From: Nick Chambers, Matter Network, More from this Affiliate
Published September 17, 2009 06:49 AM

White House Unveils Landmark Fuel Economy and Emissions Standards

Today the Obama Administration released a 1,200 page document of proposed regulation changes that will drastically alter the fuel economy and emissions standards that auto manufacturers are required to meet in the US. Although it could be an incredibly contentious topic, it seems that so far the proposal has gained wide support from all sides of the spectrum including environmental organizations and industry lobby groups.

The changes — which would alter both the Department of Transportation’s and the Environmental Protection Agency's rules — call for what amounts to about a 5% increase in fuel economy standards per year from 2011 to 2016 starting with 27.3 mpg in 2011 and ending with 35.5 mpg in 2016.


In addition to the new economy standards, the White House has outlined the first ever greenhouse gas emissions limits for new cars sold in the US. Starting with model year 2016, each manufacturer’s new car fleet would have to meet an average limit of 250 grams of carbon emitted per mile driven.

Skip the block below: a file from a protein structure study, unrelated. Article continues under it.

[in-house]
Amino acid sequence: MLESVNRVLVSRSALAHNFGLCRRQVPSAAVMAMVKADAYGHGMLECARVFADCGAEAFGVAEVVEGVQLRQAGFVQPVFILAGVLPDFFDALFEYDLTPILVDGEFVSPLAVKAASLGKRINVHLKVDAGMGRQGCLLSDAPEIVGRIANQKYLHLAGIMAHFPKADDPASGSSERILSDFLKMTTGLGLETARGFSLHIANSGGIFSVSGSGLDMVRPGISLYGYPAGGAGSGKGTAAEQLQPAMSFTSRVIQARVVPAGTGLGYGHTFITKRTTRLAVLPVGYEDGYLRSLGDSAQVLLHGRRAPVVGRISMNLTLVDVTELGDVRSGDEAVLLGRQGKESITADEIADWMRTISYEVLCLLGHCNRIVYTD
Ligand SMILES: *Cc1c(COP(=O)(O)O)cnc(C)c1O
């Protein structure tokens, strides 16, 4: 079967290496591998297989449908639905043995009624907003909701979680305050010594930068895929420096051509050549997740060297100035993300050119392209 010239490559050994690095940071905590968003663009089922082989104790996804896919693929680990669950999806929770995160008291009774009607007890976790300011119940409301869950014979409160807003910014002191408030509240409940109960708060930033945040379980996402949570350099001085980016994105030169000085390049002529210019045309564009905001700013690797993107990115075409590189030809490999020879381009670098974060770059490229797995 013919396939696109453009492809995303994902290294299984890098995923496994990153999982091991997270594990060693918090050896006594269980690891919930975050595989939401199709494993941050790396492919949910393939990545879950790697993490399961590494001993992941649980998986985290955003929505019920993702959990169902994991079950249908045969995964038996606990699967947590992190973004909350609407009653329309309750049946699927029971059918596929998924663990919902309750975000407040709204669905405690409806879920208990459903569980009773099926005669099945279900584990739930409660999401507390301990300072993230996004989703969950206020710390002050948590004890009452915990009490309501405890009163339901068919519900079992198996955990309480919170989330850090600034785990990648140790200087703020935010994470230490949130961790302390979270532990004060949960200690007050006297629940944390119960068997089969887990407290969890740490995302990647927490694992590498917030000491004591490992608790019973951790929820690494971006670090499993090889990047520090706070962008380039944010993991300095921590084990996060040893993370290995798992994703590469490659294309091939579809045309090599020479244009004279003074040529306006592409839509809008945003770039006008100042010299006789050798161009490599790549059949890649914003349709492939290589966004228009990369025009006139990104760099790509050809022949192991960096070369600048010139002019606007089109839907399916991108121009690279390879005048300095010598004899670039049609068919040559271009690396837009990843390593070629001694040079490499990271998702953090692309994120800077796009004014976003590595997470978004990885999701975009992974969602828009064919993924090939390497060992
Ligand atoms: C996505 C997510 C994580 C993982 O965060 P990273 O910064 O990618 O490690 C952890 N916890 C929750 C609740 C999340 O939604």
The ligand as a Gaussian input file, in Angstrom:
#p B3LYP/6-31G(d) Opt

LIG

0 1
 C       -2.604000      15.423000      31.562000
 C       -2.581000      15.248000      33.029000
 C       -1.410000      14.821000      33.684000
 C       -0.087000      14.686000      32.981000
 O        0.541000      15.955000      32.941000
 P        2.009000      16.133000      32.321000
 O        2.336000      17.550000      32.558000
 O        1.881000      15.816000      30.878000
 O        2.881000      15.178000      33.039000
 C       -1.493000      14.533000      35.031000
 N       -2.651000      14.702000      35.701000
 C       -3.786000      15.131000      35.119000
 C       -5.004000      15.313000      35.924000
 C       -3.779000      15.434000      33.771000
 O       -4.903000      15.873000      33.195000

The administration said that altogether the new rules would save the average car buyer $3,000 in fuel costs over the life of a vehicle, reduce emissions of carbon dioxide by about 950 million metric tons tons, and reduce the US’ dependence on foreign oil by about 1.8 billion barrels.

Environmental organizations quickly got in on dousing praise on the proposal. The Natural Resources Defense Council called the new rules "unprecedented" and the Sierra Club’s Ann Mesnikoff said "Taking fuel economy out of the 1970s and into the 21st century is a big step."

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